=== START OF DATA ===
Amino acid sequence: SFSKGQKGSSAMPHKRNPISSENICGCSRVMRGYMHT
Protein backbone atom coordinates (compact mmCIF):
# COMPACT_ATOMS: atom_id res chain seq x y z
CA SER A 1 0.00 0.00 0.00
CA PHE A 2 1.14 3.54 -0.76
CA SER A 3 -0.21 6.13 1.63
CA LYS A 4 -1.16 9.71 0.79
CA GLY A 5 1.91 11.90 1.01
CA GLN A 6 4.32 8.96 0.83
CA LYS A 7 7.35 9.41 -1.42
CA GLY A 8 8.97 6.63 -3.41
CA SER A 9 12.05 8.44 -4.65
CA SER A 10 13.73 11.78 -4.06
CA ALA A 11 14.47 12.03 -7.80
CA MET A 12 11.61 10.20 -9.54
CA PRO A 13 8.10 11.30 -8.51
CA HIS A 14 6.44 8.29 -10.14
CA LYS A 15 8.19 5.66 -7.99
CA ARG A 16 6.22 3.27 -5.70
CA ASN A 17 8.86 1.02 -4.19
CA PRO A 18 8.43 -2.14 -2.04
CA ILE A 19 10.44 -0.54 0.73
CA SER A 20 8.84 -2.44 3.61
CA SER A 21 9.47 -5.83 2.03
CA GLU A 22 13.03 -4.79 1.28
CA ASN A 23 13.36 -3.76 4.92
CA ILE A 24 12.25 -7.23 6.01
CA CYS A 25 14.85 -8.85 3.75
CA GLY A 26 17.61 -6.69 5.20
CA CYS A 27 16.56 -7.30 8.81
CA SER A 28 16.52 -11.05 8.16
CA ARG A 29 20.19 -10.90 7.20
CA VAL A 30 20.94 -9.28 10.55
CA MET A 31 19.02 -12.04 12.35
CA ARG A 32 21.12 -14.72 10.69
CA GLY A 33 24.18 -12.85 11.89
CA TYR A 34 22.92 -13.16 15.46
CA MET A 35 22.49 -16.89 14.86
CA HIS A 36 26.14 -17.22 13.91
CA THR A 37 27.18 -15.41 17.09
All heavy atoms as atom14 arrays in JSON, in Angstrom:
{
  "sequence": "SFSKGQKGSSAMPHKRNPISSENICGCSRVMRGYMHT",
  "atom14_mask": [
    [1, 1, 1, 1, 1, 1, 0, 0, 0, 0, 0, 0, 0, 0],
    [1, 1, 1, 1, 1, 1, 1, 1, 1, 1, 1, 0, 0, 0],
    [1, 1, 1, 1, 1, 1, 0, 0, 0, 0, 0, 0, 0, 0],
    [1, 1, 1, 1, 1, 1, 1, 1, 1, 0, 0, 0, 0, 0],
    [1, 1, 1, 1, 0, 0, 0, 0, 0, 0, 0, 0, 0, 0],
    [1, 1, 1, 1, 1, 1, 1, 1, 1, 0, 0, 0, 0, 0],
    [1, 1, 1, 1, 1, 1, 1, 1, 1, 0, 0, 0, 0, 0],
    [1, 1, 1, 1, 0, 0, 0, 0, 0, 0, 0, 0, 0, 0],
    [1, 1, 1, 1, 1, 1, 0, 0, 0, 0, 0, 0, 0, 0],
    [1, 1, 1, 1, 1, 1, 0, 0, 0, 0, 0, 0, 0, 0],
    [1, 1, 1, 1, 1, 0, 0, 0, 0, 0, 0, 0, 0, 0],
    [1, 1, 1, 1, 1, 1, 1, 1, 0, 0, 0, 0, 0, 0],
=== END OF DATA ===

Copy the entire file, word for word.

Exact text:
Amino acid sequence: SFSKGQKGSSAMPHKRNPISSENICGCSRVMRGYMHT
Protein backbone atom coordinates (compact mmCIF):
# COMPACT_ATOMS: atom_id res chain seq x y z
CA SER A 1 0.00 0.00 0.00
CA PHE A 2 1.14 3.54 -0.76
CA SER A 3 -0.21 6.13 1.63
CA LYS A 4 -1.16 9.71 0.79
CA GLY A 5 1.91 11.90 1.01
CA GLN A 6 4.32 8.96 0.83
CA LYS A 7 7.35 9.41 -1.42
CA GLY A 8 8.97 6.63 -3.41
CA SER A 9 12.05 8.44 -4.65
CA SER A 10 13.73 11.78 -4.06
CA ALA A 11 14.47 12.03 -7.80
CA MET A 12 11.61 10.20 -9.54
CA PRO A 13 8.10 11.30 -8.51
CA HIS A 14 6.44 8.29 -10.14
CA LYS A 15 8.19 5.66 -7.99
CA ARG A 16 6.22 3.27 -5.70
CA ASN A 17 8.86 1.02 -4.19
CA PRO A 18 8.43 -2.14 -2.04
CA ILE A 19 10.44 -0.54 0.73
CA SER A 20 8.84 -2.44 3.61
CA SER A 21 9.47 -5.83 2.03
CA GLU A 22 13.03 -4.79 1.28
CA ASN A 23 13.36 -3.76 4.92
CA ILE A 24 12.25 -7.23 6.01
CA CYS A 25 14.85 -8.85 3.75
CA GLY A 26 17.61 -6.69 5.20
CA CYS A 27 16.56 -7.30 8.81
CA SER A 28 16.52 -11.05 8.16
CA ARG A 29 20.19 -10.90 7.20
CA VAL A 30 20.94 -9.28 10.55
CA MET A 31 19.02 -12.04 12.35
CA ARG A 32 21.12 -14.72 10.69
CA GLY A 33 24.18 -12.85 11.89
CA TYR A 34 22.92 -13.16 15.46
CA MET A 35 22.49 -16.89 14.86
CA HIS A 36 26.14 -17.22 13.91
CA THR A 37 27.18 -15.41 17.09
All heavy atoms as atom14 arrays in JSON, in Angstrom:
{
  "sequence": "SFSKGQKGSSAMPHKRNPISSENICGCSRVMRGYMHT",
  "atom14_mask": [
    [1, 1, 1, 1, 1, 1, 0, 0, 0, 0, 0, 0, 0, 0],
    [1, 1, 1, 1, 1, 1, 1, 1, 1, 1, 1, 0, 0, 0],
    [1, 1, 1, 1, 1, 1, 0, 0, 0, 0, 0, 0, 0, 0],
    [1, 1, 1, 1, 1, 1, 1, 1, 1, 0, 0, 0, 0, 0],
    [1, 1, 1, 1, 0, 0, 0, 0, 0, 0, 0, 0, 0, 0],
    [1, 1, 1, 1, 1, 1, 1, 1, 1, 0, 0, 0, 0, 0],
    [1, 1, 1, 1, 1, 1, 1, 1, 1, 0, 0, 0, 0, 0],
    [1, 1, 1, 1, 0, 0, 0, 0, 0, 0, 0, 0, 0, 0],
    [1, 1, 1, 1, 1, 1, 0, 0, 0, 0, 0, 0, 0, 0],
    [1, 1, 1, 1, 1, 1, 0, 0, 0, 0, 0, 0, 0, 0],
    [1, 1, 1, 1, 1, 0, 0, 0, 0, 0, 0, 0, 0, 0],
    [1, 1, 1, 1, 1, 1, 1, 1, 0, 0, 0, 0, 0, 0],